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Lesson 8.6 of Exploding Dots

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Okay, with a very interesting philosophical point right now, the question at hand is, is it true that every fraction, when converted to a decimal, falls into a repeating pattern? The answer turns out to be yes. And being kind of see why right now. Here's the examples of 6/7 we've had in the previous lesson. And we saw that we started with number 6 We have all these different numbers unexploding with these different remainders which got unexploded. Now remainders. We've got remainders of 4. We've got remainders of 5, remainder of 1, remainder of 3, remainder of 2, remainder of 6, remainder of 4, remainder of 5, so there are many of this stuff repeating. As soon as the remainder stop repeating, We know we're in a repeating pattern, our answer will repeat as well. So the question is, is it true, when I do a fraction problem could be a decimal, that I'll get repeating remainders? Now think about the remainders. When I'm dividing by 7, I will never see a remainder of 7 because that would mean there's a group of 7 I should've collected. I'll never see a remainder of 8, I'll never see a remainder of 9 for the only remainders I'll ever possibly see when divided by 7 are remainder by the 1, or 2, or 3, or 4, or 5, or 6 not 7 or 8 and so on. I might see a remainder of zero I didn't happen to this time but there's only seven possible remainders I could see when dividing by 7: 0,1,2,3,4,5, and 6. Grand! So that means as I do my division process, there's only a finite number of remainders and I'm trying for this process for as long as I can I must eventually repeat a remainder. In fact we repeated the 6th right off the bat. So with our repeating remainder, that means I'm in a cycle. I've got a repeating decimal pattern Okay. Now when we did one quarter, we actually got a repeat remainder of 0. We got 0.25, we figured that out. Then a remainder of 0, which led to a remainder of 0, which led to a remainder of 0 It fell on this small repeating cycle. So there was repeating remainders as well. See, even 1 quarter is repeating decimal, repeating zeros after a while. When we did 1/3, it fell under the same remainder right away. remainder 3, remainder 3, remainder 3. So when it falls repeat remainder ones, it's in a cycle. If I did a number like 3/13 When we draw it out be even worse than this one but we can think a way through it. As I draw 3 dots that equips the 13 I know the remainders that I possibly see could be 0,2,3,4,5,6,7,8,9,10,11, or 12 but we'll not see a remainder 13, we'll not see a remainder 15, we'll not see a remainder 15 and so on. There's only a finite number of possible remainders I will get to. So as I play this game, I have to eventually repeat the remainder. I can't keep doing different remainders. There's only 13 possible remainders. I've got to especially hit the same remainder like before and as soon as I hit the same remainder, that means I'm in a cycle. We've just proven every fraction, when converted to a decimal has a repeating pattern. It maybe a repeating zeros or repeating pattern like this but every fraction has repeating decimal expansion. Woah! This is deep. It's so deep I'm going to write it in words. Every fraction has a repeating -you can see my atrocious writing- a repeating decimal expansion. Alright. It could be repeating zeros like a quarter or a half or 8th or something or it could be repeating blocks like this but has repeating decimal expansion. This is deep. Because what it says now, suppose I gave you a decimal that didn't have a repeating decimal expansion, did not have a repeating pattern of any kind, then that means, that number cannot be a fraction. Now, people often call fractions rational numbers like a ratio of 2 whoel numbers So numbers not a fraction will be called irrational and I'm going to write for you, write down for you right now an example of an irrational number. We can now prove at this very moment, that irrational numbers actually do exist, here's one. It's .10110111011110, and so on. This number, now it has a pattern, So there's a pattern. You know what this pattern is. You could figure out what the millionth digits gonna be or the 2 millionth digit gonna be You know what this number actually is. You could figure it out. But it doesn't have a repeating pattern. There's no repeating cycle going on. In which case, this is some number, it's on the number line. It's just bigger than 1/10, cannot be a fraction. It had no repeating pattern therefore it's not a fraction This is our very first example of an irrational number. There's one thing that drives me crazy as a teacher. A lot of books say that we all know that pie, for example, is an irrational number. the squareroot of 2 is an irrational number. We don't actually prove these things as hard. Some books might prove the square root of 2 is actually irrational. It doesn't have repeating decimal but not pie. Pie was very hard to prove. that took mathematicians 2 millenia to figure out how to prove that pie actually was an irrational number is not at all straight board but what I love about what we've just done now, dots and boxes, we could see every fraction must have repeating decimal expansion. Therefore, any number you write down that does not have a repeating decimal expansion must be an example of a number that's not a fraction. We have a first example here of an actual irrational number that we could see and own for ourselves. Brilliant! In fact, your turn. Write down another example of an irrational number. Isn't this grand?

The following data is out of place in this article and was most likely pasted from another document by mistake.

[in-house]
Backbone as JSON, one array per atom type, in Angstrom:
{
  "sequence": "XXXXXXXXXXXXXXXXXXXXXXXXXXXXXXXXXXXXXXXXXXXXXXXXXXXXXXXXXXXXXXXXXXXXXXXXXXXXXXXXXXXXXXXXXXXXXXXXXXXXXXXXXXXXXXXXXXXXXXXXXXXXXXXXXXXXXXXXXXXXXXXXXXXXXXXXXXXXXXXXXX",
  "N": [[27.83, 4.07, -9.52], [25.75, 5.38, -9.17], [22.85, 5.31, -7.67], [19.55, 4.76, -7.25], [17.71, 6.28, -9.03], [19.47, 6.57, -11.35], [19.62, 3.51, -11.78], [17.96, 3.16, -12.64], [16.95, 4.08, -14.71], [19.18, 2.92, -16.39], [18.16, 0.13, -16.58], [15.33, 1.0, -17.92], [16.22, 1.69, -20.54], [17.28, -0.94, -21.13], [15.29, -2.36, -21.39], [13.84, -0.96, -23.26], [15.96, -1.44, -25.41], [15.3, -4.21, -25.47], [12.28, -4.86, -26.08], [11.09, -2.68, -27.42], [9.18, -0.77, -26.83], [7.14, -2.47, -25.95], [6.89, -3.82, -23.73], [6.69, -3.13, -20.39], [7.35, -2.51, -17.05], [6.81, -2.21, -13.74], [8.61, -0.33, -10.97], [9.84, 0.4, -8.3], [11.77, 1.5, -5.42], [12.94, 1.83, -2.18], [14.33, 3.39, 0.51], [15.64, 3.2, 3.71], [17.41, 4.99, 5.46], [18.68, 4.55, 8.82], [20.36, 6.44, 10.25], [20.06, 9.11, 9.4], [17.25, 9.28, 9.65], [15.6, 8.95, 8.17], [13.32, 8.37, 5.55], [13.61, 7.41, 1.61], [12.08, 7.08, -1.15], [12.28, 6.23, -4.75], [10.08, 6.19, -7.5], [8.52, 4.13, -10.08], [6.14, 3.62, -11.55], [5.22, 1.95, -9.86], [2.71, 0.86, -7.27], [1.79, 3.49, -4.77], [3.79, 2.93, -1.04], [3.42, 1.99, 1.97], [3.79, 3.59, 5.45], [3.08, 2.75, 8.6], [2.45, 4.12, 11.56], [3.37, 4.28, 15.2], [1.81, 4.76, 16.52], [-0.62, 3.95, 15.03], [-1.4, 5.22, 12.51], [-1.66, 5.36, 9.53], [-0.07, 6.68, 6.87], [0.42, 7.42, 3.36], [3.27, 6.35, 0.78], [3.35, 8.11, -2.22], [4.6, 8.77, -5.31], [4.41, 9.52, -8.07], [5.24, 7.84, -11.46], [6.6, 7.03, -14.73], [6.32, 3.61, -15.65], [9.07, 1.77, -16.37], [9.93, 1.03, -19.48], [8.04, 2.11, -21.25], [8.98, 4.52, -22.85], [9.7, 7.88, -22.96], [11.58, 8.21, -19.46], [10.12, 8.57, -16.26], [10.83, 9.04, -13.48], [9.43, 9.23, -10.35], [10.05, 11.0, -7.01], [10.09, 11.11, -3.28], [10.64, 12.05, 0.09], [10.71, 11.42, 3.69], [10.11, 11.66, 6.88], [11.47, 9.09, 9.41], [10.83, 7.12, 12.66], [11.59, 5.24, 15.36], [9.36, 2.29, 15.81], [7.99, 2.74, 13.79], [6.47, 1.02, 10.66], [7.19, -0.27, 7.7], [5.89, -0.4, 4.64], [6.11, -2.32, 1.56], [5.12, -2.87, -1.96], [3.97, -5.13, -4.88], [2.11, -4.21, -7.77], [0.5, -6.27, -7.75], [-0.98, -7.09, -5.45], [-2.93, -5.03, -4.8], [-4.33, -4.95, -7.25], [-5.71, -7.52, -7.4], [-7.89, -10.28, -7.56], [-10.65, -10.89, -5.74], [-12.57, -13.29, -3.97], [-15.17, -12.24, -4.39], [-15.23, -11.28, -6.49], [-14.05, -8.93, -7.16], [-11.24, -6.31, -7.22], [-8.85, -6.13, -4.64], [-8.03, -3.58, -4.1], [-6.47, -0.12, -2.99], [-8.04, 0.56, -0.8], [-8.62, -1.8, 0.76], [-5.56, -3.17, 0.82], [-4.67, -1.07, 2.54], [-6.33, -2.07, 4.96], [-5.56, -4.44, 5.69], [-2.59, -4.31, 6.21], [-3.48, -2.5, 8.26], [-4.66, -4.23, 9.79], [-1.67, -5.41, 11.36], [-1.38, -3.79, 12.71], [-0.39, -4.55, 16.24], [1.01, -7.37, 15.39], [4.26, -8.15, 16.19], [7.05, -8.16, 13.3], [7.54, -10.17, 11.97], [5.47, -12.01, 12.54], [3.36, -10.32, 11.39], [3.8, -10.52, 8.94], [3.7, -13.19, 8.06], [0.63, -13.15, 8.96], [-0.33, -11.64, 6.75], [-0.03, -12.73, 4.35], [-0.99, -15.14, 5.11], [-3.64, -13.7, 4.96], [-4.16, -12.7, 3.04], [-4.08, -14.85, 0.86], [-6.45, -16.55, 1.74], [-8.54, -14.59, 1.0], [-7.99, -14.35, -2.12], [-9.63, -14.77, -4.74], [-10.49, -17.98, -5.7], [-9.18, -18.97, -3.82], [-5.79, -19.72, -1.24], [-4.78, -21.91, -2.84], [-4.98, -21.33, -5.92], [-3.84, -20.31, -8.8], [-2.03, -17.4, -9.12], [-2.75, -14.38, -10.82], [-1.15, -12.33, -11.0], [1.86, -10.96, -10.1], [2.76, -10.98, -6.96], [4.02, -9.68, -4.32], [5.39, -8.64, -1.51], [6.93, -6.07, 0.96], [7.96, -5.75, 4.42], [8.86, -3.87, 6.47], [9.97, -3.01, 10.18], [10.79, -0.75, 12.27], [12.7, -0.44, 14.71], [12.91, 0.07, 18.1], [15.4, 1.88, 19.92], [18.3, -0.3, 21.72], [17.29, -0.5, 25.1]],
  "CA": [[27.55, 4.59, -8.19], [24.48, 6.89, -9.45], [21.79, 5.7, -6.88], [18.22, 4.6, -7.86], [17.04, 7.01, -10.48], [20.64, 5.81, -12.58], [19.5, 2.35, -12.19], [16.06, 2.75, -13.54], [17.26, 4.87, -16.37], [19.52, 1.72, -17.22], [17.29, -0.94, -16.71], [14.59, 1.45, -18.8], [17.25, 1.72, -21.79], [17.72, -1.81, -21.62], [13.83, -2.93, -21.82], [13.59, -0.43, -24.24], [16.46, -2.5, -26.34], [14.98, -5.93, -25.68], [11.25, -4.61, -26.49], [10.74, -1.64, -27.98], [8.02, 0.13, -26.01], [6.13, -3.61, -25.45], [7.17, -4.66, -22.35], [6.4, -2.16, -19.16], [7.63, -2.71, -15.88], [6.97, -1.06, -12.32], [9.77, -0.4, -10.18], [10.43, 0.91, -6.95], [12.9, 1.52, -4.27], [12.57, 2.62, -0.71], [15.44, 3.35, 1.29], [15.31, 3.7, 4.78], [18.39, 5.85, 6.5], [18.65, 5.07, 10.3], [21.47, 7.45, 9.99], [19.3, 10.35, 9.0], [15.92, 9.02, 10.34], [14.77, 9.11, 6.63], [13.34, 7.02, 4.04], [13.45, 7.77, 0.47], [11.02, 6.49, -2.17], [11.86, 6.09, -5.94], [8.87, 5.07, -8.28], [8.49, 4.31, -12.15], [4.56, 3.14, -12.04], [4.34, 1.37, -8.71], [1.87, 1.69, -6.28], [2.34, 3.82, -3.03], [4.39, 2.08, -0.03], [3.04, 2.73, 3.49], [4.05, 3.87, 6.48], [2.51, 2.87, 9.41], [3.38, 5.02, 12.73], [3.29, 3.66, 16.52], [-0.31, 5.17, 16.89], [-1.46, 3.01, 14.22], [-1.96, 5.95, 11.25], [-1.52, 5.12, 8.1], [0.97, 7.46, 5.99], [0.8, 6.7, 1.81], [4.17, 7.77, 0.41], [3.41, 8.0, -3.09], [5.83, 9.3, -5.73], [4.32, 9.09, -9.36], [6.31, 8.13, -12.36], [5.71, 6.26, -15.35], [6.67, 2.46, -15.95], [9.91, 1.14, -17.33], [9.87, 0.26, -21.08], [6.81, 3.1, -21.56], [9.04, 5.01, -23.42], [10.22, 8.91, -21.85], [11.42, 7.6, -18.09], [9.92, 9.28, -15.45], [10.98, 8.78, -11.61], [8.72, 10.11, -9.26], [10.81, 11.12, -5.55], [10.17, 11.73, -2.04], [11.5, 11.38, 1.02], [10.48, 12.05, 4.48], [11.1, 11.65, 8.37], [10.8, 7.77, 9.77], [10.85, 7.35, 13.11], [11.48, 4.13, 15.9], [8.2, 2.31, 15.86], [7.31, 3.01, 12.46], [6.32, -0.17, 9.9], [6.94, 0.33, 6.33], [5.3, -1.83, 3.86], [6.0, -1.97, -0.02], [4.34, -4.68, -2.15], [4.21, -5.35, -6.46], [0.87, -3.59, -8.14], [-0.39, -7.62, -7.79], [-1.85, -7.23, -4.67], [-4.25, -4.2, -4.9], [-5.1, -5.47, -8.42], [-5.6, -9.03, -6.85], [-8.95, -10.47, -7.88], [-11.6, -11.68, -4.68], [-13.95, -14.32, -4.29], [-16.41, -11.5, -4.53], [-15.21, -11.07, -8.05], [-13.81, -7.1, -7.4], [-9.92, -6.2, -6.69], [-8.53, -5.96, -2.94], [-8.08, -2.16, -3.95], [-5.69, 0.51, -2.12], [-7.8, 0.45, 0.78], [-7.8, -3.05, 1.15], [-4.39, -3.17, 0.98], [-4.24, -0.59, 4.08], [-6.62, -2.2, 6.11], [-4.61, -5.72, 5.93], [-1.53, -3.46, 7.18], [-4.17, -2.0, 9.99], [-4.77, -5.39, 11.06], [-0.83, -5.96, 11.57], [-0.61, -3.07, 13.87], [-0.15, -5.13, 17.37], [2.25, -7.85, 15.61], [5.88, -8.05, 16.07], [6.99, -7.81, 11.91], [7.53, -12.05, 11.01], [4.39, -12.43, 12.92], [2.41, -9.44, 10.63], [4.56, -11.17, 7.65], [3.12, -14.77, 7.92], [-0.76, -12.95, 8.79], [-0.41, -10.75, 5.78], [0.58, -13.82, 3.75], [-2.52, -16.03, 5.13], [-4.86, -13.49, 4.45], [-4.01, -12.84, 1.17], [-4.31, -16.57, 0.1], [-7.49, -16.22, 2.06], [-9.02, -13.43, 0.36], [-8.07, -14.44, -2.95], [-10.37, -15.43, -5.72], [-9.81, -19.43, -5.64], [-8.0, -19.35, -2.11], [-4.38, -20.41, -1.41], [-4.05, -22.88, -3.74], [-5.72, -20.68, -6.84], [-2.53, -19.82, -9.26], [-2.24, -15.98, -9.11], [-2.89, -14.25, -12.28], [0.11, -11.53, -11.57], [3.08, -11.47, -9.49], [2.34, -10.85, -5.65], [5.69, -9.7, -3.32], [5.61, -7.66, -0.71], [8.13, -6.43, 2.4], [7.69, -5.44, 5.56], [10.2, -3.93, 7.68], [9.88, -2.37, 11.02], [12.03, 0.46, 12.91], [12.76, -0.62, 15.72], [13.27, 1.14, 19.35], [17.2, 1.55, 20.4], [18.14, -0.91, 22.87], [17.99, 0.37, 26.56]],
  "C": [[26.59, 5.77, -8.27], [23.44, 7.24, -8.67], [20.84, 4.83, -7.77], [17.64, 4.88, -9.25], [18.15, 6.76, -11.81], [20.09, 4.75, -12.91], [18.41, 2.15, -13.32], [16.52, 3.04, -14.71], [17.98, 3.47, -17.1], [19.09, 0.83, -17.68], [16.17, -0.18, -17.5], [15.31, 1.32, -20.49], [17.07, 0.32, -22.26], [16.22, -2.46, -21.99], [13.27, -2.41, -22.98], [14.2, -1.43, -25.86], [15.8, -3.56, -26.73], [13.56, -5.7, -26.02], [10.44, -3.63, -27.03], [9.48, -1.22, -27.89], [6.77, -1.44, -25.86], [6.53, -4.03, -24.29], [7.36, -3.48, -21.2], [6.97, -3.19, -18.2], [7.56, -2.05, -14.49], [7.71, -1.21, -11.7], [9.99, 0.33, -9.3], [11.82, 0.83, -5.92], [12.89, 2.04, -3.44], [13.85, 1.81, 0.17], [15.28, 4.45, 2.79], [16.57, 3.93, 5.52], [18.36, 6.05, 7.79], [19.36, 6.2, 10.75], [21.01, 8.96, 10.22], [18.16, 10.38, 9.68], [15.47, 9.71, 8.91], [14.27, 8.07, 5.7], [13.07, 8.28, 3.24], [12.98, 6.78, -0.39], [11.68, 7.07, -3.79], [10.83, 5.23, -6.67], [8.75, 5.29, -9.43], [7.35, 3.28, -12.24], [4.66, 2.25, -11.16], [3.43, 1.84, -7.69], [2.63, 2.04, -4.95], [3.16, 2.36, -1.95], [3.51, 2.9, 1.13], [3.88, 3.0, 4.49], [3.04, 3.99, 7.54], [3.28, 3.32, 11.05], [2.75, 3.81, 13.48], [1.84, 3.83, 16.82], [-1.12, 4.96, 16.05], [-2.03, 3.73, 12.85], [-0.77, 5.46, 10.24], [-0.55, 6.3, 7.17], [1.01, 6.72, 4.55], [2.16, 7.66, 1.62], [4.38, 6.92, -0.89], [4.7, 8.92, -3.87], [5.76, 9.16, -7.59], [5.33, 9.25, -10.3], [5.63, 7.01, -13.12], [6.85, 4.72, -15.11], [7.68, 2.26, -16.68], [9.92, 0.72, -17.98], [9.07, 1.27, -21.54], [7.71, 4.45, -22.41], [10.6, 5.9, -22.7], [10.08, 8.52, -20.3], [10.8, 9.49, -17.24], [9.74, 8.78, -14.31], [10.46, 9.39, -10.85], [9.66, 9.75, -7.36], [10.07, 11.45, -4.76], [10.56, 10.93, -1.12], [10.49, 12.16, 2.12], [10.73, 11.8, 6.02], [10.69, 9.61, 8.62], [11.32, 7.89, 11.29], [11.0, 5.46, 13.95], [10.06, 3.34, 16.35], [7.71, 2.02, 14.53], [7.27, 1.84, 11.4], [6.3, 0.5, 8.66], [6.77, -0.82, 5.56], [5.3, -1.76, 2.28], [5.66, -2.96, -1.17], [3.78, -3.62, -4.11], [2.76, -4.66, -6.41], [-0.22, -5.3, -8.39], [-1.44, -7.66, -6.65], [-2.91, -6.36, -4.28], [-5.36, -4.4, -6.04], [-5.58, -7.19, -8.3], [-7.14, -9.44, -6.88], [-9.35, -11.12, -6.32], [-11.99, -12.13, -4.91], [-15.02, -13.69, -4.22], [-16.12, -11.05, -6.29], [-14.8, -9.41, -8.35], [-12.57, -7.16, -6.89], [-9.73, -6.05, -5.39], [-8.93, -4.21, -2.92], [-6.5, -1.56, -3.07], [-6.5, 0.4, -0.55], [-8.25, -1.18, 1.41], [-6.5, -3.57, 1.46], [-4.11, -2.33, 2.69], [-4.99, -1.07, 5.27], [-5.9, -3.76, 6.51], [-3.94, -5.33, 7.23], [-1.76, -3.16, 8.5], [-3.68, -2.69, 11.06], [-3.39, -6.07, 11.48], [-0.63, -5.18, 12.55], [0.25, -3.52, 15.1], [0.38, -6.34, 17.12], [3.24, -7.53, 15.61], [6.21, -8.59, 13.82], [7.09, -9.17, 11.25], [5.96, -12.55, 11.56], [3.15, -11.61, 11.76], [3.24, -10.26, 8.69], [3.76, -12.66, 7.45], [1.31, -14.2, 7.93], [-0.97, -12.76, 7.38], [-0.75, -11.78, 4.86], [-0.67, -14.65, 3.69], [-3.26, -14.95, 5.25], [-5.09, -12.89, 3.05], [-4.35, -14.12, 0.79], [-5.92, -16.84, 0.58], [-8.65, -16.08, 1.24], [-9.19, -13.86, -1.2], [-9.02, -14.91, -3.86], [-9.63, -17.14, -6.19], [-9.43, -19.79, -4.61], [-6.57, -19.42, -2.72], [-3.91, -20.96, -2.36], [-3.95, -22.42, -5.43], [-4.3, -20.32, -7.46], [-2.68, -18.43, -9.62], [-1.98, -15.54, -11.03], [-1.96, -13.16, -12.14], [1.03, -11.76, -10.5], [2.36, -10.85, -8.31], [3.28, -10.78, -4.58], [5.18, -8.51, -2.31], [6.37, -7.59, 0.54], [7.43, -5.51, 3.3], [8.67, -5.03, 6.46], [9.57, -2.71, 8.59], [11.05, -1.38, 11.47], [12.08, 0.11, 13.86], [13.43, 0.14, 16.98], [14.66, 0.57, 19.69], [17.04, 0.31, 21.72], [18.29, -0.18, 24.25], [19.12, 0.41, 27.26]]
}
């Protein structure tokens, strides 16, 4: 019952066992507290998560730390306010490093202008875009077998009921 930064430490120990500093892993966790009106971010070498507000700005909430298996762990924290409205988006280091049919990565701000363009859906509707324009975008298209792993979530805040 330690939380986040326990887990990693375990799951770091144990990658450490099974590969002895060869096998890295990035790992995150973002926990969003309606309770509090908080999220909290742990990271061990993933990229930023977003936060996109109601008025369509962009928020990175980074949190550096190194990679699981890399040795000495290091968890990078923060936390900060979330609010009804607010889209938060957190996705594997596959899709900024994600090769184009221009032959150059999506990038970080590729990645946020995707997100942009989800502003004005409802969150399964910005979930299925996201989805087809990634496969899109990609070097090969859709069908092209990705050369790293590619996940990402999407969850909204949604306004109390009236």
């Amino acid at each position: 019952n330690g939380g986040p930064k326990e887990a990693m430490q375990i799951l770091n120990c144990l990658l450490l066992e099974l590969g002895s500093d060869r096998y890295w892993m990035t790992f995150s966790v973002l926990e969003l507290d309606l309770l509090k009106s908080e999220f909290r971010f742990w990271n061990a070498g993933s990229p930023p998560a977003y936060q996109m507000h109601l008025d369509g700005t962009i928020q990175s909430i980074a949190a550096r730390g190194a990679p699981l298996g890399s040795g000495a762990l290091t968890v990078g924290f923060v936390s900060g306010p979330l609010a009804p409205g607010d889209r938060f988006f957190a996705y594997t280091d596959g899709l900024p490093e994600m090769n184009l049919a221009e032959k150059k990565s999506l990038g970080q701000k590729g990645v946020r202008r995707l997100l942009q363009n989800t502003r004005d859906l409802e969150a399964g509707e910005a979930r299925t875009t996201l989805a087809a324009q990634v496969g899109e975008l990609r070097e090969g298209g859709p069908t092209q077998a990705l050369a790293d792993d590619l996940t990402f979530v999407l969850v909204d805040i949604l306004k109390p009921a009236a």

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Duration: 5 minutes and 29 seconds
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Posted by: jamestanton on Jun 9, 2018

This is the fifth lesson on Decimals in the story of Exploding Dots for Global Math Week 2017 (www.theglobalmathproject.org).